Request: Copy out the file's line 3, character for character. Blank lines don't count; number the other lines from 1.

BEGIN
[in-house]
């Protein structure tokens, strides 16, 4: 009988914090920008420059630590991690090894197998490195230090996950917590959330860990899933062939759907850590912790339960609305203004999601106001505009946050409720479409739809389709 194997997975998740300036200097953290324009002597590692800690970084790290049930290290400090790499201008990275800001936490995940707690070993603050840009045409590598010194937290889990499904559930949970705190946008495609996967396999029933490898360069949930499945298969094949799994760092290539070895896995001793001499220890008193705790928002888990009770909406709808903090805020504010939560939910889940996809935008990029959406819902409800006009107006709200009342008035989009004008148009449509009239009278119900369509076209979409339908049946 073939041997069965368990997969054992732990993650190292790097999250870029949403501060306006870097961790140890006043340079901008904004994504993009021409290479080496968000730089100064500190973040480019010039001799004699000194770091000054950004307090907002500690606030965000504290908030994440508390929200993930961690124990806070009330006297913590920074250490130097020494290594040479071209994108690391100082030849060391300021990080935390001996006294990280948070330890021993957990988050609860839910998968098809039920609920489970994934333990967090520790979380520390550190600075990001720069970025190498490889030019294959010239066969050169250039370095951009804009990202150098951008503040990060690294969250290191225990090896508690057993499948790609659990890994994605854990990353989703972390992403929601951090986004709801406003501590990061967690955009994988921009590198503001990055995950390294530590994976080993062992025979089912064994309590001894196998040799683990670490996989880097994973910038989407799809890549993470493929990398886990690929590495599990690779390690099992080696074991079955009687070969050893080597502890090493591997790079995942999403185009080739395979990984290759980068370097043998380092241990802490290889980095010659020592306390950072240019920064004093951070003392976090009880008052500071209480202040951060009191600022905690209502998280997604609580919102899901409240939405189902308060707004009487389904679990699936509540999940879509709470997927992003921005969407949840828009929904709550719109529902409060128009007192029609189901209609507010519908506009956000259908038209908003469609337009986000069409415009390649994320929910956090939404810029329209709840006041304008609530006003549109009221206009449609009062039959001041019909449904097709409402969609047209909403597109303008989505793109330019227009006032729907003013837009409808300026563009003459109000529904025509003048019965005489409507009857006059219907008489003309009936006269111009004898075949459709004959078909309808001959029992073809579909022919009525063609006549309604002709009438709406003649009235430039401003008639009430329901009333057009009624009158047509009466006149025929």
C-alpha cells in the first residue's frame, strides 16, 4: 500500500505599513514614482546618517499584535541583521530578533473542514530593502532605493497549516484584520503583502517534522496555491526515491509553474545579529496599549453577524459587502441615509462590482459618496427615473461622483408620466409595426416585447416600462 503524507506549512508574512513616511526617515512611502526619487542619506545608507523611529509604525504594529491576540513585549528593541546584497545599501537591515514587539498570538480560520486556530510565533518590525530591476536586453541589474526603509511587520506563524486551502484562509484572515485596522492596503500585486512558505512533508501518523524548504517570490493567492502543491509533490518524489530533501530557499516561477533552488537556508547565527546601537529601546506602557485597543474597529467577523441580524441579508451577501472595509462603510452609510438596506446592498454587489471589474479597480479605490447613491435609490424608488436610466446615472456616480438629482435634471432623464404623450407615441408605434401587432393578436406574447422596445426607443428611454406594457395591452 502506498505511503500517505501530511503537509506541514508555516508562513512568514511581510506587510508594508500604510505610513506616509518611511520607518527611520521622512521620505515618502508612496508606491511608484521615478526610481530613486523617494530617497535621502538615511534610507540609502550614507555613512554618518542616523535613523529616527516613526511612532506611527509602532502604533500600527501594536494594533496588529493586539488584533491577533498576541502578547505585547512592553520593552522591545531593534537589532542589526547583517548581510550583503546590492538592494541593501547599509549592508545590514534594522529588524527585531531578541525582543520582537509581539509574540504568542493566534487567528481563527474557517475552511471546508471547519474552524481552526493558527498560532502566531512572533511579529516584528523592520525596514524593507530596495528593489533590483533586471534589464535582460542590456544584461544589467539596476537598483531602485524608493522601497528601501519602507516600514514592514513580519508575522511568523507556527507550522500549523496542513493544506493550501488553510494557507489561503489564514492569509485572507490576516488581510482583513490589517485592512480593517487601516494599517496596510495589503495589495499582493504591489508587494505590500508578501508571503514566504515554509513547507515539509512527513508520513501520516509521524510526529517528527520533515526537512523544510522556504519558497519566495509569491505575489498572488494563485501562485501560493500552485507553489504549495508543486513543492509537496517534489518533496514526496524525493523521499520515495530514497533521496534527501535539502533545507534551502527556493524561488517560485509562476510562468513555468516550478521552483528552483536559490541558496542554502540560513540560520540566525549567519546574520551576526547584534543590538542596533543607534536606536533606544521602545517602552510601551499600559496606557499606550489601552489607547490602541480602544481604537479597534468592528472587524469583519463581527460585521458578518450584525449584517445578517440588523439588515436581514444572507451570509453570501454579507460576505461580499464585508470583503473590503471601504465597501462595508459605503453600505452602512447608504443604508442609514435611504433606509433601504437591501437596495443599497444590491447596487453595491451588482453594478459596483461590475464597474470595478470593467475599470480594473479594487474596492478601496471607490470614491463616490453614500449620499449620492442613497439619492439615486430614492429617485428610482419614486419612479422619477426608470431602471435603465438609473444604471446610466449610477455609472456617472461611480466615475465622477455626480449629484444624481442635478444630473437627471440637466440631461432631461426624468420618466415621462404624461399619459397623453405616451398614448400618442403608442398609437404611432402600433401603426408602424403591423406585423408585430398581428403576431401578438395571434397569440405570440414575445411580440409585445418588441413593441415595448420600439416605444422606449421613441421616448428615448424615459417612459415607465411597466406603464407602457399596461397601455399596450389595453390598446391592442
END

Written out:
C-alpha cells in the first residue's frame, strides 16, 4: 500500500505599513514614482546618517499584535541583521530578533473542514530593502532605493497549516484584520503583502517534522496555491526515491509553474545579529496599549453577524459587502441615509462590482459618496427615473461622483408620466409595426416585447416600462 503524507506549512508574512513616511526617515512611502526619487542619506545608507523611529509604525504594529491576540513585549528593541546584497545599501537591515514587539498570538480560520486556530510565533518590525530591476536586453541589474526603509511587520506563524486551502484562509484572515485596522492596503500585486512558505512533508501518523524548504517570490493567492502543491509533490518524489530533501530557499516561477533552488537556508547565527546601537529601546506602557485597543474597529467577523441580524441579508451577501472595509462603510452609510438596506446592498454587489471589474479597480479605490447613491435609490424608488436610466446615472456616480438629482435634471432623464404623450407615441408605434401587432393578436406574447422596445426607443428611454406594457395591452 502506498505511503500517505501530511503537509506541514508555516508562513512568514511581510506587510508594508500604510505610513506616509518611511520607518527611520521622512521620505515618502508612496508606491511608484521615478526610481530613486523617494530617497535621502538615511534610507540609502550614507555613512554618518542616523535613523529616527516613526511612532506611527509602532502604533500600527501594536494594533496588529493586539488584533491577533498576541502578547505585547512592553520593552522591545531593534537589532542589526547583517548581510550583503546590492538592494541593501547599509549592508545590514534594522529588524527585531531578541525582543520582537509581539509574540504568542493566534487567528481563527474557517475552511471546508471547519474552524481552526493558527498560532502566531512572533511579529516584528523592520525596514524593507530596495528593489533590483533586471534589464535582460542590456544584461544589467539596476537598483531602485524608493522601497528601501519602507516600514514592514513580519508575522511568523507556527507550522500549523496542513493544506493550501488553510494557507489561503489564514492569509485572507490576516488581510482583513490589517485592512480593517487601516494599517496596510495589503495589495499582493504591489508587494505590500508578501508571503514566504515554509513547507515539509512527513508520513501520516509521524510526529517528527520533515526537512523544510522556504519558497519566495509569491505575489498572488494563485501562485501560493500552485507553489504549495508543486513543492509537496517534489518533496514526496524525493523521499520515495530514497533521496534527501535539502533545507534551502527556493524561488517560485509562476510562468513555468516550478521552483528552483536559490541558496542554502540560513540560520540566525549567519546574520551576526547584534543590538542596533543607534536606536533606544521602545517602552510601551499600559496606557499606550489601552489607547490602541480602544481604537479597534468592528472587524469583519463581527460585521458578518450584525449584517445578517440588523439588515436581514444572507451570509453570501454579507460576505461580499464585508470583503473590503471601504465597501462595508459605503453600505452602512447608504443604508442609514435611504433606509433601504437591501437596495443599497444590491447596487453595491451588482453594478459596483461590475464597474470595478470593467475599470480594473479594487474596492478601496471607490470614491463616490453614500449620499449620492442613497439619492439615486430614492429617485428610482419614486419612479422619477426608470431602471435603465438609473444604471446610466449610477455609472456617472461611480466615475465622477455626480449629484444624481442635478444630473437627471440637466440631461432631461426624468420618466415621462404624461399619459397623453405616451398614448400618442403608442398609437404611432402600433401603426408602424403591423406585423408585430398581428403576431401578438395571434397569440405570440414575445411580440409585445418588441413593441415595448420600439416605444422606449421613441421616448428615448424615459417612459415607465411597466406603464407602457399596461397601455399596450389595453390598446391592442